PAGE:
What curriculum is the student taking? US admissions officers are familiar with high school diplomas in their assigned regions in the US, and international admissions counselors know the IB Diploma, Canadian high school diplomas, and British A-Levels. Once you get into national curriculums from non-English speaking countries, like Dutch HAVO or VWO, German Arbitur, or the French Baccalauréat, experience may vary. Having a test score next to a less familiar high school curriculum can help colleges feel confident that you are prepared for the rigor of their college. Sometimes a certain SAT/ACT score will satisfy English language proficiency requirements.
Where are they applying? If the student has ambitions to apply to highly selective colleges with acceptance rates below 30%, we always recommend that they at least prepare for and attempt the SAT or ACT. Once the student feels confident they have maximized their score, we make a strategy of whether they should submit the score or not. If they want to consider public universities in states like Florida that always require a test score, we also recommend taking the test, but maybe only once and with minimal prep.
How much time does the student have to prep? Grades will always be more important than a test score in the world of holistic admissions, so if prepping for a test will cause the student’s grades to suffer, we always recommend that they apply test-optional. To make significant leaps in scores, we recommend at least two hours per week for at least 6 months before the test. Students who complete their test prep homework between tutoring sessions will make the biggest improvements.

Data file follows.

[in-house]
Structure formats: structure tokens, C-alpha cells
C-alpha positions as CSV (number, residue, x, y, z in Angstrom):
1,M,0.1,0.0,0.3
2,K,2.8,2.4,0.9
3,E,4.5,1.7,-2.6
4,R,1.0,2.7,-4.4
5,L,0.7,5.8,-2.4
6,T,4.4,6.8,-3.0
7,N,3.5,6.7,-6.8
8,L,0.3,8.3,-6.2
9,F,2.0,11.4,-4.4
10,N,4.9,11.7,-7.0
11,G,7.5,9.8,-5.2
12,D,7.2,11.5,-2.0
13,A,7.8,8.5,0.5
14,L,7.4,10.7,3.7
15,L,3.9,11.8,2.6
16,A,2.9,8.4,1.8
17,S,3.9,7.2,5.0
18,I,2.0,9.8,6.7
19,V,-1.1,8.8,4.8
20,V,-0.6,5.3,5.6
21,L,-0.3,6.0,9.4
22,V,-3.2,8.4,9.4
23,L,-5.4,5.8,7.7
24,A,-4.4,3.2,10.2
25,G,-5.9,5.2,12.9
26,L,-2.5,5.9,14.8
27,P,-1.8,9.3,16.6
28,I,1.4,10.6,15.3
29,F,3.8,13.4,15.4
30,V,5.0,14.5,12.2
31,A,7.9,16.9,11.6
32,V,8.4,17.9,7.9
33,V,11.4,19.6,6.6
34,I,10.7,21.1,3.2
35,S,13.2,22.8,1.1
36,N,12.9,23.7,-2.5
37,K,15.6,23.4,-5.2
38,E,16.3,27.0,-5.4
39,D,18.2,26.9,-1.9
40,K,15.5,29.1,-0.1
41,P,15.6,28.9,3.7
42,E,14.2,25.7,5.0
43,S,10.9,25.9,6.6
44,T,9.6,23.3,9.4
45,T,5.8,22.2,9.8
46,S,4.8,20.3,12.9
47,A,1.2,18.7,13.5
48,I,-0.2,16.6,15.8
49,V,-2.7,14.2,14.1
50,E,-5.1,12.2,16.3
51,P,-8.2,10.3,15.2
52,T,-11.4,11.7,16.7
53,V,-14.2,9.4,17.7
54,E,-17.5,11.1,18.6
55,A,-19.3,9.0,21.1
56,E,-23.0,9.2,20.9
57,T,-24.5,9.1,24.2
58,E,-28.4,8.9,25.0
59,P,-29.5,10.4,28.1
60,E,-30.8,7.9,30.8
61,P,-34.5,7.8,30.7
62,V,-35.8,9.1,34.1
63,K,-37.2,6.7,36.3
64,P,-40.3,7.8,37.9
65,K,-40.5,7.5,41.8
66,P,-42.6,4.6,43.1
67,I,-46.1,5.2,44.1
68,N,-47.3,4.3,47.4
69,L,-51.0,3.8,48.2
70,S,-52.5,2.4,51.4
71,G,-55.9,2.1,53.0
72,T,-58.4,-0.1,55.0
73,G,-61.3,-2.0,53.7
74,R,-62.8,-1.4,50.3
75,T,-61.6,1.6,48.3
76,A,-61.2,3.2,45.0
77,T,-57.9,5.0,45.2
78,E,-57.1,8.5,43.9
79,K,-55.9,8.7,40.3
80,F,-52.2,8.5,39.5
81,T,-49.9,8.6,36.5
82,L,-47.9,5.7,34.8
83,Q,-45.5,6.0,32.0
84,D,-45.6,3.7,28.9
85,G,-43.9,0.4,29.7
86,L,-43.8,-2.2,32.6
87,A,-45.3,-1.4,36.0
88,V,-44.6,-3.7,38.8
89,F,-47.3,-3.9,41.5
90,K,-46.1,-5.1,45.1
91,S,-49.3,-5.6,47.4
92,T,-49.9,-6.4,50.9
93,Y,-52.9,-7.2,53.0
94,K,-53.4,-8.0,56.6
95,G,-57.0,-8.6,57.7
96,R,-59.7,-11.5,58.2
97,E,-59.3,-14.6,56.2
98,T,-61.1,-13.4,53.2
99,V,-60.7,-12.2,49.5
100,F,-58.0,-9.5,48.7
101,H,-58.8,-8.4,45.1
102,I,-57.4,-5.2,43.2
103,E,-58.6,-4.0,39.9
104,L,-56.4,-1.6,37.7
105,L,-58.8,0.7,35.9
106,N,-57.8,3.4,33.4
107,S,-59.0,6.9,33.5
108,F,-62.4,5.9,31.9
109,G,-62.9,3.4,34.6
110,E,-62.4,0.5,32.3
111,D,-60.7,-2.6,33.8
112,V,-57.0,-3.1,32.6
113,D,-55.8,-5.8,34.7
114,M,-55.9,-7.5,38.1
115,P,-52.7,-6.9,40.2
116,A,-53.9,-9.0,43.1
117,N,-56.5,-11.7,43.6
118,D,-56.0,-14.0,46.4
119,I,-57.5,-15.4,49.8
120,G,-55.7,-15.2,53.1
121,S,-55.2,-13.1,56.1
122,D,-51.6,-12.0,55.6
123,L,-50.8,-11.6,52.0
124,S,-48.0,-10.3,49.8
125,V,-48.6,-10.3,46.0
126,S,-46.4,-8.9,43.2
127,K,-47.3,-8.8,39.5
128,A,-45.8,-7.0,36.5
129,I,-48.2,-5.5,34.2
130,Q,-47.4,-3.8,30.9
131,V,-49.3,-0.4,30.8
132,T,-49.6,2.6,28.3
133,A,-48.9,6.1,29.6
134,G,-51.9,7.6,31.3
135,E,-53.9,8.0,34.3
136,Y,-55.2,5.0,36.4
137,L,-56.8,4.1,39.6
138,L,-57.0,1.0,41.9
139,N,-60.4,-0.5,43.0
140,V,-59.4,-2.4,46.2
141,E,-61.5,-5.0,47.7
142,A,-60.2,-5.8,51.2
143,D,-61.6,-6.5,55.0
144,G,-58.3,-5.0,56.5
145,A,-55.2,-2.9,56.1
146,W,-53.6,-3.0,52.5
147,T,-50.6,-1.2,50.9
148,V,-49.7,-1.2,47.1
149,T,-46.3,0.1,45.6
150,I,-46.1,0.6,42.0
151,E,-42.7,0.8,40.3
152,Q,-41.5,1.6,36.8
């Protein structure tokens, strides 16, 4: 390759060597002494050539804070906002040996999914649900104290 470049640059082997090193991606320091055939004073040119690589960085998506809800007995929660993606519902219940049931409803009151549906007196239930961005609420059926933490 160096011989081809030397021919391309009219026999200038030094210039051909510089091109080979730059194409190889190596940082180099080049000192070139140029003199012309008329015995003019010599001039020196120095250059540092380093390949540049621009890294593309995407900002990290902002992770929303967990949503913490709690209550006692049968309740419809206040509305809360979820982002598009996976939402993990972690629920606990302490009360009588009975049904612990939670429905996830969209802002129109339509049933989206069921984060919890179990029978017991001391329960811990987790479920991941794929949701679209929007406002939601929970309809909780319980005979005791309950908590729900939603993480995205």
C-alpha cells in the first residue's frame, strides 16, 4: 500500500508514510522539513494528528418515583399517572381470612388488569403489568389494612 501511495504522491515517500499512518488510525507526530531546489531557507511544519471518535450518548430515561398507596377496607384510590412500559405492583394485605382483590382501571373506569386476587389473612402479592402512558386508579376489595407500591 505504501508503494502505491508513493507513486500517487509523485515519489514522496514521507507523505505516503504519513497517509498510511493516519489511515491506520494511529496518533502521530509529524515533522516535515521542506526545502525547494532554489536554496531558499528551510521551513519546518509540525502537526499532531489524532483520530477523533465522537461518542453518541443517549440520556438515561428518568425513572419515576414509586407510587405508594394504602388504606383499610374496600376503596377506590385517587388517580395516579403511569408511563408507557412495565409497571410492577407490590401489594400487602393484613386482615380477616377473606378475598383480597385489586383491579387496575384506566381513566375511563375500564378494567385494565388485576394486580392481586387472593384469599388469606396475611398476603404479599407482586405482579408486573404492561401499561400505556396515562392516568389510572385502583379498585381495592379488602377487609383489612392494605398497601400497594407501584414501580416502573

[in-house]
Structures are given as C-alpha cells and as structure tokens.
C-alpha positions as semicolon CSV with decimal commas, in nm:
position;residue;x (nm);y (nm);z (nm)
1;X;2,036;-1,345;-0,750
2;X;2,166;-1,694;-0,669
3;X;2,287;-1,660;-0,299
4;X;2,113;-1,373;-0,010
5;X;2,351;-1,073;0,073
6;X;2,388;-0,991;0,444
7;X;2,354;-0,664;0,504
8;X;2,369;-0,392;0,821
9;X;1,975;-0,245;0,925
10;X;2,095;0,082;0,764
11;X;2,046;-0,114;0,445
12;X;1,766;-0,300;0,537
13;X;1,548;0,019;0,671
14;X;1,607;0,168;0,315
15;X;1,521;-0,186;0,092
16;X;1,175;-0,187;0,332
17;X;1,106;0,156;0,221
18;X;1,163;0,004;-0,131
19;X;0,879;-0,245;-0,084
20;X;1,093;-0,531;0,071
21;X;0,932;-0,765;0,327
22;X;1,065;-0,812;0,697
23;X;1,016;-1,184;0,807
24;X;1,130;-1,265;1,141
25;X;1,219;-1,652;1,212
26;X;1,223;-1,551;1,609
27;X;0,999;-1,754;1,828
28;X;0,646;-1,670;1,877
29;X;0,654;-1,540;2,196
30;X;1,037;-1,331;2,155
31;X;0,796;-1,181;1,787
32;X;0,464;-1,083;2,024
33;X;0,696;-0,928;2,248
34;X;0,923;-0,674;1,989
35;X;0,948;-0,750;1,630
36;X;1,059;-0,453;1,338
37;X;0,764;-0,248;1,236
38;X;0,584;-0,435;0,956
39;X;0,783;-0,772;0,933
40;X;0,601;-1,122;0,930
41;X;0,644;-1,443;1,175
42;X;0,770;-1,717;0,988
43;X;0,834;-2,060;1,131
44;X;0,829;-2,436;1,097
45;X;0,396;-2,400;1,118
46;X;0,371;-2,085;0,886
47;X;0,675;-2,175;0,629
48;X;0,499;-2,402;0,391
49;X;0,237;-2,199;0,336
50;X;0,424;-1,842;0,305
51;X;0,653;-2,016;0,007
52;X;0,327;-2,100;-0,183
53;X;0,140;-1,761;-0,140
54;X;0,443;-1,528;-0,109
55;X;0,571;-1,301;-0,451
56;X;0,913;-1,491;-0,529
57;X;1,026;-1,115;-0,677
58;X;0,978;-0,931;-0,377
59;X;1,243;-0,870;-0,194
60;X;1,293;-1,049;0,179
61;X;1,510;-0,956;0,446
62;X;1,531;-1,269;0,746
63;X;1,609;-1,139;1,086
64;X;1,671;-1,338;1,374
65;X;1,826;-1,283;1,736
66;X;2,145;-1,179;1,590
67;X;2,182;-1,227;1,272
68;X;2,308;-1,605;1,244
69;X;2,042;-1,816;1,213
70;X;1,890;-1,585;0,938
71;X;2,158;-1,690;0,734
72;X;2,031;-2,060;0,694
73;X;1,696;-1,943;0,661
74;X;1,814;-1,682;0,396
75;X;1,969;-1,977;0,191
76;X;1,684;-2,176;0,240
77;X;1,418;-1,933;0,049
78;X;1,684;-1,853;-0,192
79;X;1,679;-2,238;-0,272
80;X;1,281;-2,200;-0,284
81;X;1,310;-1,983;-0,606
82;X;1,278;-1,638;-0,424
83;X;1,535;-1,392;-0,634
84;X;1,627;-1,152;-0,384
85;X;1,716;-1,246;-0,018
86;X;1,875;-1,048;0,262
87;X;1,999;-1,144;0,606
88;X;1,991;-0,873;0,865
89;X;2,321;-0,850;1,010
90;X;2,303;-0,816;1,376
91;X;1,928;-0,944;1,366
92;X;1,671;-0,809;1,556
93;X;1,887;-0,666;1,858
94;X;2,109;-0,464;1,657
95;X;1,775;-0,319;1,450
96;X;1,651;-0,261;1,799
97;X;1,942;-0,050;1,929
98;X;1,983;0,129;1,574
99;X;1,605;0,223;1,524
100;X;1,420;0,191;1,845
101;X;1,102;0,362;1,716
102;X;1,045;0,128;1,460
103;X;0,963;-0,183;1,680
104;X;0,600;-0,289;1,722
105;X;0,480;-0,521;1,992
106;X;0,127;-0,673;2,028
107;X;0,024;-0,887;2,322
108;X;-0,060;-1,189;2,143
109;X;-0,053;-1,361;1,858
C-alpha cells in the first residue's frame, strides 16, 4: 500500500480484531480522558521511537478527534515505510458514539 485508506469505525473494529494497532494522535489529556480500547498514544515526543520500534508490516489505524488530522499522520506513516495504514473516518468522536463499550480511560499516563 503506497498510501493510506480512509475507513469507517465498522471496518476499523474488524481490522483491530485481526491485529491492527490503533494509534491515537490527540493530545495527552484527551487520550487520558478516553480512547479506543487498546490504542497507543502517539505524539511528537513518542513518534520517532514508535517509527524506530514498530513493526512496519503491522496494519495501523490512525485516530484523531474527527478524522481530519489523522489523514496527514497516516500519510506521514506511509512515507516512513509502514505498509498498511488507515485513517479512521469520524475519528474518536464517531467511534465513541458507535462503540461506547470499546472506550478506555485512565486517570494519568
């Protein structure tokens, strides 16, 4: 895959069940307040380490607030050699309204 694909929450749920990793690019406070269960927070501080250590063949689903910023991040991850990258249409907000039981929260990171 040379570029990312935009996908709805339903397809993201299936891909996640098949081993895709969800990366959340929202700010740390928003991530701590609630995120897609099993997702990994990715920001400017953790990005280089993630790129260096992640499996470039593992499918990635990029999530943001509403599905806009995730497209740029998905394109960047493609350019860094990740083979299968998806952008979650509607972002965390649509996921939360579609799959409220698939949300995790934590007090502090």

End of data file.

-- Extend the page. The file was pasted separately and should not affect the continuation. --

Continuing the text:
Does the student experience severe (test) anxiety? If your student knows this about themselves, there are more than enough options available that do not require taking an admissions test. It is not worth sacrificing their mental health just to get a test score.
How important are merit scholarships to this student? While most test-optional colleges still award merit scholarships for students who apply without a test score, they might award even more money to the same student if they have a competitive application AND a competitive test score. If merit scholarships are a crucial part of a family’s financial strategy, we also usually recommend testing.
We can help you
Did you know LAUNCH has a dedicated Test-prep instructor? If you feel you need additional guidance on your situation, and/or specific test preparation, get in touch with us! We offer free consultations and can help guide you in your decisions.
You just might be added to the long list of LAUNCH grads taking steps to #dreamlaunchsoar.
LAUNCH Co-founder Sara Bitner attended Lehigh University before emigrating to the Netherlands with her partner. She specialises in Dutch Schools, Student-Athletes (rowing experience), and student essays. She loves helping global families in their higher education journey. Outside of work you'll find her reading, cycling, and cheering on her kids from the sidelines.